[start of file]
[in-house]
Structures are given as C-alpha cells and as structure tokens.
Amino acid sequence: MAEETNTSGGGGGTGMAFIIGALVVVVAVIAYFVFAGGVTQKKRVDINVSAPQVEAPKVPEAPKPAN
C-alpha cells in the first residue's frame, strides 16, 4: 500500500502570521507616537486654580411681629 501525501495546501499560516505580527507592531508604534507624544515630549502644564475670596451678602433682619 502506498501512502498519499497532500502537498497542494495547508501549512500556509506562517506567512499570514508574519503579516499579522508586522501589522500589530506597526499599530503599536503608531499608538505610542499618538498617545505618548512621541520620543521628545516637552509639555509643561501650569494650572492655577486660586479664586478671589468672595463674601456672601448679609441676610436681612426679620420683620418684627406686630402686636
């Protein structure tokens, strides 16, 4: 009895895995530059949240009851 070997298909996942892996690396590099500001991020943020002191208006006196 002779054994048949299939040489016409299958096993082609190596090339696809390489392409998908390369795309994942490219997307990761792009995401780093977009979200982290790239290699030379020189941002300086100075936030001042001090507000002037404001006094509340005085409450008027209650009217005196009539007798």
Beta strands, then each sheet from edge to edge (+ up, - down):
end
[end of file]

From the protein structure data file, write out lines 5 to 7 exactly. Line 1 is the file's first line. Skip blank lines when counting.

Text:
């Protein structure tokens, strides 16, 4: 009895895995530059949240009851 070997298909996942892996690396590099500001991020943020002191208006006196 002779054994048949299939040489016409299958096993082609190596090339696809390489392409998908390369795309994942490219997307990761792009995401780093977009979200982290790239290699030379020189941002300086100075936030001042001090507000002037404001006094509340005085409450008027209650009217005196009539007798």
Beta strands, then each sheet from edge to edge (+ up, - down):
end